Also, keep in mind that subreddits exist on the continuum between openness and curation, and what may seem like censorship might just be an attempt to manage the conversation. Blocking internet freedom stories in technology makes a lot of sense, because there was a long period of time where almost every single topic on /r/technology was about Snowden, the NSA, net neutrality, etc. Discussion of new technologies, new products, and industry happenings sort of disappeared. Moreover, the new articles were often blogspam (or the syndicated equivalent thereof), and the comment sections were rarely enlightening, with people making the same points over and over again. I’ve never moderated for /technology, but even as a reader who fully endorses internet freedom as an important cause, the subreddit became monstrously tedious.
For what it’s worth, AskScience also “censors” in the sense that we don’t tolerate people coming in to push their pseudoscientific theories. If your question is “Why don’t doctors realize that homeopathy really works?” or “Why don’t modern physicists understand plasma cosmology?” then you’re gonna get shot down. Of course, if someone wants an actual explanation for why those theories are wrong, that’s another story entirely.
We also censor in the sense that we kick out a lot of questions that are just poorly thought out, too easily answered with google, asked too often, or otherwise bad.
Yeah encouraging people to discuss political topics in the appropriate sub reddit means I’m all for supporting NSA spying.
Stop being such an extremest it turns people against you.
Stop being such an extremest it turns people against you.
Not in my experience.
I wish more of Reddit – actually all of Reddit – did this.
/askscience is one of the most frequently cited good examples of what Reddit can be, but it takes strong, arguably even severe moderation to get there. Reddit has a problem in that the founders kind of framed it as this libertarian “anything goes, no stupid rules” wonderland, but the actual best reddits are always framed by really strict moderation.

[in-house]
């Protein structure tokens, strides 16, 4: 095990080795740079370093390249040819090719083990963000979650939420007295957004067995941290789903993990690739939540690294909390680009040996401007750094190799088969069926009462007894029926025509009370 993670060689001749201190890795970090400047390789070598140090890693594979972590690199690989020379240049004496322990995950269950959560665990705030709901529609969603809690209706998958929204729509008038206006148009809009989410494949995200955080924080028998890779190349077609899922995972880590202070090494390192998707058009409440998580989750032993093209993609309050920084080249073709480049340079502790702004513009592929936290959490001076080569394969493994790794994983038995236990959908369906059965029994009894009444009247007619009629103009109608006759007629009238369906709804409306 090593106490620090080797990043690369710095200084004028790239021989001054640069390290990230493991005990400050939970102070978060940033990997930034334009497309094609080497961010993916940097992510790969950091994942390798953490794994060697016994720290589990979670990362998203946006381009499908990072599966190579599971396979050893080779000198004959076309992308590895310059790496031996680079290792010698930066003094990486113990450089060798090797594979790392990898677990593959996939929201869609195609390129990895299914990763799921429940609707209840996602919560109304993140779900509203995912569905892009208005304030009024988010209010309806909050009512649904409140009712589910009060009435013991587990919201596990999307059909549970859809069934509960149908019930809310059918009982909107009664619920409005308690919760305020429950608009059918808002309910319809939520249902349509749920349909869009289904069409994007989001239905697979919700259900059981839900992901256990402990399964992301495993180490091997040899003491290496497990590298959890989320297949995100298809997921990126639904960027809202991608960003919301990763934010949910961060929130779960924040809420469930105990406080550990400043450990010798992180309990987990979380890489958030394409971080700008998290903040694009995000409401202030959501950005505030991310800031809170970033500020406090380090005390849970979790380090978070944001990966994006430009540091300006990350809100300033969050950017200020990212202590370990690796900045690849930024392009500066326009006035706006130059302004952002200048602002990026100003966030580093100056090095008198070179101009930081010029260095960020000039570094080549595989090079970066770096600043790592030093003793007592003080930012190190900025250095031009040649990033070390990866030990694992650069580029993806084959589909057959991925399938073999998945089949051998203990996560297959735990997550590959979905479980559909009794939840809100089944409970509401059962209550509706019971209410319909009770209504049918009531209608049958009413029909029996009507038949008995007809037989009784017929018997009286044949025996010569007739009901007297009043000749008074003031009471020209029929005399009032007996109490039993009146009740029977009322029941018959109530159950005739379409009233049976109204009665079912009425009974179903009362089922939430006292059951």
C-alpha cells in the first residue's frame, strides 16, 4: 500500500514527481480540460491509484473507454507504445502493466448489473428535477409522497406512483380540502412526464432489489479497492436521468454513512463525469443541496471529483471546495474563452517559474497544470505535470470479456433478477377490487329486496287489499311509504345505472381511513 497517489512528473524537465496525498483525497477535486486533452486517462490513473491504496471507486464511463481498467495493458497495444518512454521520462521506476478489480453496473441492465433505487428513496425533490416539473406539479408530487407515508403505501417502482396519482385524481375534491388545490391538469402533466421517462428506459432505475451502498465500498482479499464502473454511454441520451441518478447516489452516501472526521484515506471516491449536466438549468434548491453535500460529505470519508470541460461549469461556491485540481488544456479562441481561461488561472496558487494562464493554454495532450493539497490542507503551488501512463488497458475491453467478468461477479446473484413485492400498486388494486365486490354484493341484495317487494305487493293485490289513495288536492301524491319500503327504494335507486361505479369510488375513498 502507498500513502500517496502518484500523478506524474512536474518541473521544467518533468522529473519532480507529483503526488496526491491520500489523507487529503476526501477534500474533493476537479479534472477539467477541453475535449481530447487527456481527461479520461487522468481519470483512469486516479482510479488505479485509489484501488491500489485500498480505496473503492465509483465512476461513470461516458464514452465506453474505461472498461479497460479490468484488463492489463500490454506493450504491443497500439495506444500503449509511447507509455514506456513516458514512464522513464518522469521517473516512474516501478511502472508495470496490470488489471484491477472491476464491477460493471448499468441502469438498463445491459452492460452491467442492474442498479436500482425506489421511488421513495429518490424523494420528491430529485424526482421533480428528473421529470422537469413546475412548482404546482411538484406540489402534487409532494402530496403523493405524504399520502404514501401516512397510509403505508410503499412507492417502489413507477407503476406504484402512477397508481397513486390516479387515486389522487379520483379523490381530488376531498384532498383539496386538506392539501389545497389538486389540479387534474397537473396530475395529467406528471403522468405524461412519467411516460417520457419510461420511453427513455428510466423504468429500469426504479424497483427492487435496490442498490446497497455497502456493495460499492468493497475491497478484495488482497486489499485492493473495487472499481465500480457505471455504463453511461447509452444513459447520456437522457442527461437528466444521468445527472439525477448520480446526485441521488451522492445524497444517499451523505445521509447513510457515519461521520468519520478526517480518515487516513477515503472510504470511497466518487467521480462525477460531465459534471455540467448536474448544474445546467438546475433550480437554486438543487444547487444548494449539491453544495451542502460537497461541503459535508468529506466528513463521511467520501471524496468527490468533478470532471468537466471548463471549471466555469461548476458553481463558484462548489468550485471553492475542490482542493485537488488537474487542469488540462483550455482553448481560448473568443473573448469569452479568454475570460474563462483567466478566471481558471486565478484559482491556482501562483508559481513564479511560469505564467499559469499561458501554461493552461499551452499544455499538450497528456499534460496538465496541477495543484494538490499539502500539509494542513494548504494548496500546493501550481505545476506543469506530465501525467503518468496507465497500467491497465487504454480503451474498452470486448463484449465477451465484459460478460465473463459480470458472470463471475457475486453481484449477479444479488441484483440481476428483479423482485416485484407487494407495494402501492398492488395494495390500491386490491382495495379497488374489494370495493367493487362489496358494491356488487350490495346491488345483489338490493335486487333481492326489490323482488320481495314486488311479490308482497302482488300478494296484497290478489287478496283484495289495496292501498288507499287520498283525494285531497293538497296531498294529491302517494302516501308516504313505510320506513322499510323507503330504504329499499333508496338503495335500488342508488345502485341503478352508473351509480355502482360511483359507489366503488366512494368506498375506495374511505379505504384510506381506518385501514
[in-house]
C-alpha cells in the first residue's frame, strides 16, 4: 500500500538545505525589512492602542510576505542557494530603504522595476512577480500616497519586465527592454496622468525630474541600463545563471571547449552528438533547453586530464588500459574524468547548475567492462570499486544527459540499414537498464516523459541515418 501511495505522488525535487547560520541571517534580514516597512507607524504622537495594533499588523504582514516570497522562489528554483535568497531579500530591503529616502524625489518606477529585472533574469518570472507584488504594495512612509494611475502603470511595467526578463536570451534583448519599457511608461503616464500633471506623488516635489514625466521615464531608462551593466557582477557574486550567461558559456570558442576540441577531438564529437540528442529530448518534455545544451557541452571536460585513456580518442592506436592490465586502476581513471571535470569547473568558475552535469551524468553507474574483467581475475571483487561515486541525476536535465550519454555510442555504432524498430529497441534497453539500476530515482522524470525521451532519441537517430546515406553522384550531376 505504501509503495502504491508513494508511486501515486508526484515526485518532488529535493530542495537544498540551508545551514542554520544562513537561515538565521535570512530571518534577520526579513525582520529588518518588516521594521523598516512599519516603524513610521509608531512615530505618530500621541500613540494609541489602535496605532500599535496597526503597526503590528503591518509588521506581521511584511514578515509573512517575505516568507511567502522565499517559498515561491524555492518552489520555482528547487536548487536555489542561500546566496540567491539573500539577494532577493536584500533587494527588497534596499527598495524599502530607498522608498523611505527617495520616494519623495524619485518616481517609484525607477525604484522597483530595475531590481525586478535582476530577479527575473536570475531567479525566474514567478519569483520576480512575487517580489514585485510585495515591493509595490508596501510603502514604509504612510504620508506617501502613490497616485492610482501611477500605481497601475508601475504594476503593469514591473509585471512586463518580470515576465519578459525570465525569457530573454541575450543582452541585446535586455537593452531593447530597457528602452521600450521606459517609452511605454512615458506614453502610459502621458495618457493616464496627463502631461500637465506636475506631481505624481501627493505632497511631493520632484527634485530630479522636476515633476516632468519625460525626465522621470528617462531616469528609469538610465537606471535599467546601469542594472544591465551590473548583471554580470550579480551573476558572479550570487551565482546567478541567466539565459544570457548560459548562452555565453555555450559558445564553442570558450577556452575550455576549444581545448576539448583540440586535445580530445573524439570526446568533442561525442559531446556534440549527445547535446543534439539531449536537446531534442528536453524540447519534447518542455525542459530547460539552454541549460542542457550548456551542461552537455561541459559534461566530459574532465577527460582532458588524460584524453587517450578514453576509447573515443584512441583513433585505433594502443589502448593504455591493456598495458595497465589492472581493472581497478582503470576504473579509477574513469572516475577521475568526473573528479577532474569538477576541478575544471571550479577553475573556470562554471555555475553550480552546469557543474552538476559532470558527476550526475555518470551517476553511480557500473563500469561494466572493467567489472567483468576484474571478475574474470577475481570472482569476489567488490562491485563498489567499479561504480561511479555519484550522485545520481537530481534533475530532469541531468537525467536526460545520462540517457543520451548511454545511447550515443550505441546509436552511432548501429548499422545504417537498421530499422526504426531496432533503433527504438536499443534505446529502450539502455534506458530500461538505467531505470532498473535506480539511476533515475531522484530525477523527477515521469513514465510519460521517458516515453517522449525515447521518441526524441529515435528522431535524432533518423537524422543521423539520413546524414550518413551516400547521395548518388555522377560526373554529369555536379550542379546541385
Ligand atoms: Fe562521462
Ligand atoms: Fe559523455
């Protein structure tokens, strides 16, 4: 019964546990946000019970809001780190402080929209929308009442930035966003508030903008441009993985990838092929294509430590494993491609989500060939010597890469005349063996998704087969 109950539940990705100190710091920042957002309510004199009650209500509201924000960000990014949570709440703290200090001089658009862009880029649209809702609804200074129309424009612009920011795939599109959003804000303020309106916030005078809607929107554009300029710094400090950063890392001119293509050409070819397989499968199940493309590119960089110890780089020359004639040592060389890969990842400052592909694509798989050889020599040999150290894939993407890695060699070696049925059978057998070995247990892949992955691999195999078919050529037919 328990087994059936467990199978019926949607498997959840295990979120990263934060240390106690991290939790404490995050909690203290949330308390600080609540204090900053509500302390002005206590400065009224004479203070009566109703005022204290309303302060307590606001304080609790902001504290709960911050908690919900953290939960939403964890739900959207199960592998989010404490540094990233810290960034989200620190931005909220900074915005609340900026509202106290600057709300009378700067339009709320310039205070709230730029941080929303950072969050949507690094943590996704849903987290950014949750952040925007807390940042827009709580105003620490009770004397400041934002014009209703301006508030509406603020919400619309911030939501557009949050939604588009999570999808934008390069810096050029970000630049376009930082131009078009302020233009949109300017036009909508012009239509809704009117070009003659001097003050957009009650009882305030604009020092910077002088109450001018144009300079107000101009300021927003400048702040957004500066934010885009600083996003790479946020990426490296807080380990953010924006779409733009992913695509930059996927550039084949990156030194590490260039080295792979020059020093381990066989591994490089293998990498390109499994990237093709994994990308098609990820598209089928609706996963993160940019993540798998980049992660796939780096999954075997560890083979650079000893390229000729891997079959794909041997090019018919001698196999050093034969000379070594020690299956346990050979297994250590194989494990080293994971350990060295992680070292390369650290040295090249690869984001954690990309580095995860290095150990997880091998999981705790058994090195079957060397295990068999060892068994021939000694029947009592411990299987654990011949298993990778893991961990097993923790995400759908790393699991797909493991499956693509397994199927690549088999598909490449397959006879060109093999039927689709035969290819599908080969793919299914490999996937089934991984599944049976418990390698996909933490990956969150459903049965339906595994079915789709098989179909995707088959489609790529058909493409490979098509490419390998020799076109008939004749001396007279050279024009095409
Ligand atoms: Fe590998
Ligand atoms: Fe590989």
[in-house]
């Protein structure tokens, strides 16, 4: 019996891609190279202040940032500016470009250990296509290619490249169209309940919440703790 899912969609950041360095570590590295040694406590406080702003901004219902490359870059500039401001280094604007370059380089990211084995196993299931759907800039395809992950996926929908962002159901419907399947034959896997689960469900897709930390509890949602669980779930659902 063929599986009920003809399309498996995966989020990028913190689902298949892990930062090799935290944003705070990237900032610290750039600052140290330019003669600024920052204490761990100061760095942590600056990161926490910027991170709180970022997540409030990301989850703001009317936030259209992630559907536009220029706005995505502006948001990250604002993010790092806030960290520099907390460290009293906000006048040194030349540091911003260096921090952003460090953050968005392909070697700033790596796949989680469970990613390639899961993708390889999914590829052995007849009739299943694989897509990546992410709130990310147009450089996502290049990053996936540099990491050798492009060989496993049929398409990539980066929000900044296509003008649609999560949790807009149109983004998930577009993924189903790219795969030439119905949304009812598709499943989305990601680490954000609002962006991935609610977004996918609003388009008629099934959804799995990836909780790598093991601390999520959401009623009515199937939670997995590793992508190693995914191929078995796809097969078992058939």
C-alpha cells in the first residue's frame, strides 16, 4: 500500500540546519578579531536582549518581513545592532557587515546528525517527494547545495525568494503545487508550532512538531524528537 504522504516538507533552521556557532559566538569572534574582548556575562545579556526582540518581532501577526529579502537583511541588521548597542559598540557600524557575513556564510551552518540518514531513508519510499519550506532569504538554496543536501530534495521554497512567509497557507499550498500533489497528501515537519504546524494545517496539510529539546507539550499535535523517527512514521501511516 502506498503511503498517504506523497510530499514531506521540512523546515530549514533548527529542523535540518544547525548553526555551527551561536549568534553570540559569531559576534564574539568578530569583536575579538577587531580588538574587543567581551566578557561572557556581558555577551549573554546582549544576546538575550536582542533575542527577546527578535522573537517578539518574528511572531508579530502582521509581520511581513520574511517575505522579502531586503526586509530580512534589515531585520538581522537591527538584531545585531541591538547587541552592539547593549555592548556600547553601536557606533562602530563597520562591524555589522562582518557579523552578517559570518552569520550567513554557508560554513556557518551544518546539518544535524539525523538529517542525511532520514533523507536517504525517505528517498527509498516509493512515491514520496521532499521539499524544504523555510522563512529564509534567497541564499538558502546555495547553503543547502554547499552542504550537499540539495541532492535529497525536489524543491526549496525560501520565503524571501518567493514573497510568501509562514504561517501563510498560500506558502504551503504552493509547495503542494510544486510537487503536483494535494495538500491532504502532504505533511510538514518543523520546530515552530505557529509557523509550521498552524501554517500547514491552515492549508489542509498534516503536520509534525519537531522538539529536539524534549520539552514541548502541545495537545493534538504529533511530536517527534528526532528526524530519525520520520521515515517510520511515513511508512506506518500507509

And strict moderation is something we knew a thing or two about at Stack Exchange…
And how do you feel about /r/AdviceAnimals?
Why does reddit have an up and down vote on topics, then? If the users don’t like a topic, they can vote it down and it weens them out. If the users like a topic, they can vote it up and it’ll get popular or whatever. If a topic has mild interest, it’ll hover around for a bit.
The main problem I’ve seen at reddit is that sockpuppets and up/down vote brigades like these guys shown below are absolutely out of control. That should be the focus for moderators and the devs at reddit.
This same shit is happening at reddit:
Sounds to me you’d be happier just writing your own blog instead of being a part of something that’s supposed to be participatory like reddit.
Maybe you mods should worry less about offering your own editorial opinions through censorship and focus more on making reddit a great participatory place that’s not crushed by abuses of the system?
Blocking internet freedom stories in technology makes a lot of sense, because there was a long period of time where almost every single topic on /r/technology was about Snowden, the NSA, net neutrality, etc.
Once again, why bother with offering voting at all, then? If you want reddit to be more of a dictatorship because popular stories hurt your own fragile sensibilities, why not just remove voting then and stop the charade?
You can start your own blog and be the editor, etc. - Sounds like a better fit for you.
Discussion of new technologies, new products, and industry happenings sort of disappeared.
But, they didn’t disappear. They were just less popular topics. Maybe instead of being a control freak, the moderators can just let subreddits go into the direction the users want?
Perhaps as time goes on and things like NSA overreach are finally addressed, your favorite topics will come back to being popular again?
Well, fortunately, your kind of thinking was rejected and r/technology has been demoted because of control freaks.
For what it’s worth, AskScience also “censors”
That’s worth very little to me, thanks.
what may seem like censorship might just be an attempt to manage the conversation
That’s an interesting way of putting it.
I’m sure I’ll be punished over at reddit for this, but so be it - I’ve learned to relish downvotes from reddit like a badge of honor.
Perhaps the voting algorithms could be tweaked to promote more diversity.
If the same minority consistently up-vote the same stories over and over, perhaps their voting block can be weighted less in future votes.